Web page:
As housing advocates celebrate the opening of downtown’s newest all-affordable apartment complex, leaders are grappling with ways to make sure that low-income residents will have a place in downtown’s redevelopment.
Villa Montgomery, the 58-unit apartment building at 1540 El Camino Real that is hosting a grand opening this month, is one affordable-housing project at the center of a debate between Redwood City lawmakers about how to include affordable units in plans that will add up to 2,500 units of housing.
By state law, 15 percent of housing units built in the city’s redevelopment zone — which includes downtown and some areas nearby — must be set aside for lower-income tenants.
Local policymakers are divided on whether to require that same ratio for each project, or whether to let projects such as Villa Montgomery offset the construction of buildings full of market-rate condos.
For-profit developers often balk at building large amounts of work force housing because the workers can’t earn any money, said Kevin Bondonno, chair of the Housing and Human Concerns Commission. Redwood City residents earn 20 to 60 percent of San Mateo County’s median income, roughly $100,000 for a family of four, said Marty Keller, director of construction management for First Community Housing.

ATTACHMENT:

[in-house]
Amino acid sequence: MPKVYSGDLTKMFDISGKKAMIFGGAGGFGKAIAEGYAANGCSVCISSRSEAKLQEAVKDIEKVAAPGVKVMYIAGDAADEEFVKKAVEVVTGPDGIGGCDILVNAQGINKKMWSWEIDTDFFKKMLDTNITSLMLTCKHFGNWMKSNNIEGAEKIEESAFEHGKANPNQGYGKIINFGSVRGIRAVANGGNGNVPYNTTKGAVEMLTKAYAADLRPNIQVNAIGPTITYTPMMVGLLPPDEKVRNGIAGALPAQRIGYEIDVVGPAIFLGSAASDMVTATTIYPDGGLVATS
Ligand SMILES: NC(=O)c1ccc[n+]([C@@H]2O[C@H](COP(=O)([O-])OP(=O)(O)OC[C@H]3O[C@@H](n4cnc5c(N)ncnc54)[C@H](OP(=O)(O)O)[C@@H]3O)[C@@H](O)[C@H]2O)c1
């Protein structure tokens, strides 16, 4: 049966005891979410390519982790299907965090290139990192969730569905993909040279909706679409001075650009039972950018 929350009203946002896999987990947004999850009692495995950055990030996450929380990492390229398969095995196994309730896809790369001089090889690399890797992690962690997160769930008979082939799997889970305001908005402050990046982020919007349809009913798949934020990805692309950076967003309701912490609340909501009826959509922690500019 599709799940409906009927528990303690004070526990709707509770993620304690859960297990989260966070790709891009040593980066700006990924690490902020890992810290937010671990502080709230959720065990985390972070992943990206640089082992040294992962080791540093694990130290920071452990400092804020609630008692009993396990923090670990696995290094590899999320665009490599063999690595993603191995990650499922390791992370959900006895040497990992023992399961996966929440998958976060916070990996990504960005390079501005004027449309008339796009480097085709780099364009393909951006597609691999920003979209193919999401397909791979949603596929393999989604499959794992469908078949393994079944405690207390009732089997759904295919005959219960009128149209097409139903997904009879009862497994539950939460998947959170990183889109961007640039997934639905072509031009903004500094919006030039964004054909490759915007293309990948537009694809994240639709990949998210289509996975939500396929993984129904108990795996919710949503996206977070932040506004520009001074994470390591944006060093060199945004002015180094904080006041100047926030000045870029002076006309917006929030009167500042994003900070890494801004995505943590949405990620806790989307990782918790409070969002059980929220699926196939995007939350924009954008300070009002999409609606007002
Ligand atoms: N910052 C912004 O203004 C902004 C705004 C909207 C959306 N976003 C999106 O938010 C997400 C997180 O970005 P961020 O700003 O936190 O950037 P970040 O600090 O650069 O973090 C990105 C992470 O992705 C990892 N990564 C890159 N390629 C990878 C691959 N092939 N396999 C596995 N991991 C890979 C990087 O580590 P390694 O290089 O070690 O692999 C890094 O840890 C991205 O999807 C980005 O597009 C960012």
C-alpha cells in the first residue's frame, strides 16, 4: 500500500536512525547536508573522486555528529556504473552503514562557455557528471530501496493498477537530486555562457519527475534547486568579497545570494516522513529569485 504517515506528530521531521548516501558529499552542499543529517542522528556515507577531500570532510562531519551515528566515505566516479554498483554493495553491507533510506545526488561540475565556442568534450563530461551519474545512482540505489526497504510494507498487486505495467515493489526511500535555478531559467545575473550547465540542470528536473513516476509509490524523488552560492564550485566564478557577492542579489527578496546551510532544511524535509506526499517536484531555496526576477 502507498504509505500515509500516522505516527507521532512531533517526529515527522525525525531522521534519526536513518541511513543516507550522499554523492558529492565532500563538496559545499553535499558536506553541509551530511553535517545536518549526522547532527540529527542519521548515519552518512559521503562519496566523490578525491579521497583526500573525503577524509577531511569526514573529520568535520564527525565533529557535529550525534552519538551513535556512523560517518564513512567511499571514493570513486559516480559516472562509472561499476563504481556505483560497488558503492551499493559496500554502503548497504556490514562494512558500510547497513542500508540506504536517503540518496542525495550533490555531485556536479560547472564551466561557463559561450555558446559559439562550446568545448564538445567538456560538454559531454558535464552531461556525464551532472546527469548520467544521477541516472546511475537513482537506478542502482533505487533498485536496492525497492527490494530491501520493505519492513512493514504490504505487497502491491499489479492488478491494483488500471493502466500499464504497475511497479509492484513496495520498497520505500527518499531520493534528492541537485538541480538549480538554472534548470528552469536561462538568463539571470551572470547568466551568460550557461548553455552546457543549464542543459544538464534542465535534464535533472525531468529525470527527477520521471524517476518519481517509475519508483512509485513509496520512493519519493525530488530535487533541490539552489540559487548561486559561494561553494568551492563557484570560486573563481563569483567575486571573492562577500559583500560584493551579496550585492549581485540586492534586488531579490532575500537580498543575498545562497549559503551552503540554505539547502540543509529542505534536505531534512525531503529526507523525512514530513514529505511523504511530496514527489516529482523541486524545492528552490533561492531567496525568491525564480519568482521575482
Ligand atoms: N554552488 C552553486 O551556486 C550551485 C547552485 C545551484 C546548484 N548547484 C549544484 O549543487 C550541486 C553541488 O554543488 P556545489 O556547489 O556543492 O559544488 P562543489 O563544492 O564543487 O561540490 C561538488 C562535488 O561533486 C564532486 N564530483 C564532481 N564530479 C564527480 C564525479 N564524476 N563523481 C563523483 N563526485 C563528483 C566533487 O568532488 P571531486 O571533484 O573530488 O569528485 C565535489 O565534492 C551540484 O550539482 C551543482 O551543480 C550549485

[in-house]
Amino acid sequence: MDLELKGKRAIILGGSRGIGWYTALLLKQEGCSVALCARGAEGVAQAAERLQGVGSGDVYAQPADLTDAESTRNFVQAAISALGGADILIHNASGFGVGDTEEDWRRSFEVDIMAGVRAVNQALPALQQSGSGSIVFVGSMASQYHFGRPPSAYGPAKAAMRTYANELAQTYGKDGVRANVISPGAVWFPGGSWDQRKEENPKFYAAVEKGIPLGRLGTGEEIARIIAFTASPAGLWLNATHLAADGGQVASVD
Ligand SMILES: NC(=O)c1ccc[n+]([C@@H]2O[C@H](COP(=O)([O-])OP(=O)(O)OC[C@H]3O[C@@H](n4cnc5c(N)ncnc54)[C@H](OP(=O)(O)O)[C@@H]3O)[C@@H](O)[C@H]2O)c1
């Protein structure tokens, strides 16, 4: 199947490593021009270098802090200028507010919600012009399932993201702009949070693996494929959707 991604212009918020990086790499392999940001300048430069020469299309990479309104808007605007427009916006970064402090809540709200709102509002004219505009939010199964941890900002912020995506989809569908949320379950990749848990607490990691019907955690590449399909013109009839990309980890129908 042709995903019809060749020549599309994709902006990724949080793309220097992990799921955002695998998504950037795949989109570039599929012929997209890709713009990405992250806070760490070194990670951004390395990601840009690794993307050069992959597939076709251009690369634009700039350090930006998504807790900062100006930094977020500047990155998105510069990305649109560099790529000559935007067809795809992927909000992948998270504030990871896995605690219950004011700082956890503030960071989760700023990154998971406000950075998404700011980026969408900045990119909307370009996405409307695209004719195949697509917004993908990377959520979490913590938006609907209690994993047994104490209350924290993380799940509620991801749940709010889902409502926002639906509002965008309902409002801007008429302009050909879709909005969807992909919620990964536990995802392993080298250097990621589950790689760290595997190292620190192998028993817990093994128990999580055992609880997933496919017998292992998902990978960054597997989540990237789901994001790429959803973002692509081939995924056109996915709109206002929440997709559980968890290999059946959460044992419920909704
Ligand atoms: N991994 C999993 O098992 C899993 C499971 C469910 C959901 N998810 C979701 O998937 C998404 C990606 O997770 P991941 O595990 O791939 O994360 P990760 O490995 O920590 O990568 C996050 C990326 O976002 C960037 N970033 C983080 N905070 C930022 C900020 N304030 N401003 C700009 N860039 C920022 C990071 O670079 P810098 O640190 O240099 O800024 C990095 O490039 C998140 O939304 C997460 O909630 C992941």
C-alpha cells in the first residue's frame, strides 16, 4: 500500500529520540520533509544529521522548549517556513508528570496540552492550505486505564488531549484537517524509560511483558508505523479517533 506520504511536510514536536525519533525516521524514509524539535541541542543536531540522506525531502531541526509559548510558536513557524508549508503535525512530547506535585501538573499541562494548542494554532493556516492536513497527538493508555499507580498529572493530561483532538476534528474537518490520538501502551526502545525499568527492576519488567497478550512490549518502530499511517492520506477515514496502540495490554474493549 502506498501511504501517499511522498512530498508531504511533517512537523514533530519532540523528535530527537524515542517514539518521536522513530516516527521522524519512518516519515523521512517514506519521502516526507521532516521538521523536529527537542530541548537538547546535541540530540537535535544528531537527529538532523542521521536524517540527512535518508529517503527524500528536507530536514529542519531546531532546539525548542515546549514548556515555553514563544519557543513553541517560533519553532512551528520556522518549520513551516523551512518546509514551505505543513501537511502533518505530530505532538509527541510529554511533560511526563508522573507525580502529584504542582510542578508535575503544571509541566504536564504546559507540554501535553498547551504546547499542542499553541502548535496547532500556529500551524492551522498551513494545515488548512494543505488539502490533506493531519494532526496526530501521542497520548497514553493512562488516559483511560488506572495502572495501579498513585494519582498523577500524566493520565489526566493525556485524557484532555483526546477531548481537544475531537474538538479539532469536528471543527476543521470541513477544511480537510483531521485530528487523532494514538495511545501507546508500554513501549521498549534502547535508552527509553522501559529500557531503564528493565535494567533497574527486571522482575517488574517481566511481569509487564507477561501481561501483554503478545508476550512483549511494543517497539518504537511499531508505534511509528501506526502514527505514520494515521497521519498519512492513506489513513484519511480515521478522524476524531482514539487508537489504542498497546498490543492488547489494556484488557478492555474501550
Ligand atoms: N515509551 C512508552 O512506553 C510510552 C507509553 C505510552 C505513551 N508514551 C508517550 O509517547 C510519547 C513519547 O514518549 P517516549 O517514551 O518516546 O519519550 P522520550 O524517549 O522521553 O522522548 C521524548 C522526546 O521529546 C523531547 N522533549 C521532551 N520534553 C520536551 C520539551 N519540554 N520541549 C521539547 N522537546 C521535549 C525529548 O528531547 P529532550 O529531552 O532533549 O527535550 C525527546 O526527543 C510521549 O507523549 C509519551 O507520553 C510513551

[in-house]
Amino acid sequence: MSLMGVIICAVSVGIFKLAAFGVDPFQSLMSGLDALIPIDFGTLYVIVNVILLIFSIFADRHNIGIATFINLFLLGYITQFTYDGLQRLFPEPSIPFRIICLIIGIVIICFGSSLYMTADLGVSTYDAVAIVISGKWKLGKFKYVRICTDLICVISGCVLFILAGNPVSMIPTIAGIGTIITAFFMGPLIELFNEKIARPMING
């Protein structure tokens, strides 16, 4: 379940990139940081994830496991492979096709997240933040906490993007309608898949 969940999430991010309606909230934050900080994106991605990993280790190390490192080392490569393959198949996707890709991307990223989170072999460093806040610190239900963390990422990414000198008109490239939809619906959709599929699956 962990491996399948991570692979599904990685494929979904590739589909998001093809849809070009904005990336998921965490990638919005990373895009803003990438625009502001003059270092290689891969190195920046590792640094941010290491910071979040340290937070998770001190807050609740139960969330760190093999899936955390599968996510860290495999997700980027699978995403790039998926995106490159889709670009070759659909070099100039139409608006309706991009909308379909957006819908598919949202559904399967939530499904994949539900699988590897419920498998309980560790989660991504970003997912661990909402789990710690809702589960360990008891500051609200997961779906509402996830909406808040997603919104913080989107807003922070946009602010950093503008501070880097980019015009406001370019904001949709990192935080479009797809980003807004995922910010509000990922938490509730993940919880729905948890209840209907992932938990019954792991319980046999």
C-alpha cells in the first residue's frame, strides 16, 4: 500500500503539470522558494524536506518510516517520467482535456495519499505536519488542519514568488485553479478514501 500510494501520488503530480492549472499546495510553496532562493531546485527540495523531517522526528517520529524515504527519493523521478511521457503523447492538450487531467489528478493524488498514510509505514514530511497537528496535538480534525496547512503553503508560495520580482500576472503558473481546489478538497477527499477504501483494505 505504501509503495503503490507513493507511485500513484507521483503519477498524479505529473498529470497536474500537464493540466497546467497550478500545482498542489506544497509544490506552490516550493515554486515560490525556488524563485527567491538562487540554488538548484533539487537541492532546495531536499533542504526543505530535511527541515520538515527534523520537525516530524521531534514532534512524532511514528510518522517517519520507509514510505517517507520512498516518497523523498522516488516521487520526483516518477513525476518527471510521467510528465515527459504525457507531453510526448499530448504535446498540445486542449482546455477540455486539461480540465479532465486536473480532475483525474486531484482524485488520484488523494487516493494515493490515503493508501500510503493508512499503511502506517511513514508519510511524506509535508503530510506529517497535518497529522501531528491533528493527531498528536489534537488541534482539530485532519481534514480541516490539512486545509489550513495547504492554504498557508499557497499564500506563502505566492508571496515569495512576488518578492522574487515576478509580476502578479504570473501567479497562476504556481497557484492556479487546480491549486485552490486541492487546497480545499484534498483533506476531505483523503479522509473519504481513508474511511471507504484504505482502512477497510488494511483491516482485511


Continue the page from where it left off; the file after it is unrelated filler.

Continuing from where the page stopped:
However, nonprofit agencies have trouble coming up with the money — and land — to build projects like Villa Montgomery.
“It’s very hard [to build sites like Villa Montgomery],” Mayor Rosanne Foust said. “Especially in terms of the amount of dollars that have to go into it — the city subsidized a significant portion.”
Some City Council members support downtown housing that contains a mix of affordability levels, but others — such as Jeff Ira — said they would like to see high-end condos.
“We need a jump-start, and for that, we need market-rate housing,” said Ira, who hopes residents flush with money will visit downtown businesses and restaurants. “We’ve already got affordable housing credits built up, so it’s not like we’re ignoring the issue.”
While low-income housing projects can offset market-rate ones, going down that avenue could get the city into trouble, Bondonno said.
“If the first dozen or so developments don’t have any affordability requirements, we could … be in a world of hurt trying to play catch-up,” Bondonno said.
Bondonno said his commission hopes to develop some recommendations for the City Council in early 2008. The council is likely to set affordability rules for downtown housing before the summer, Foust said.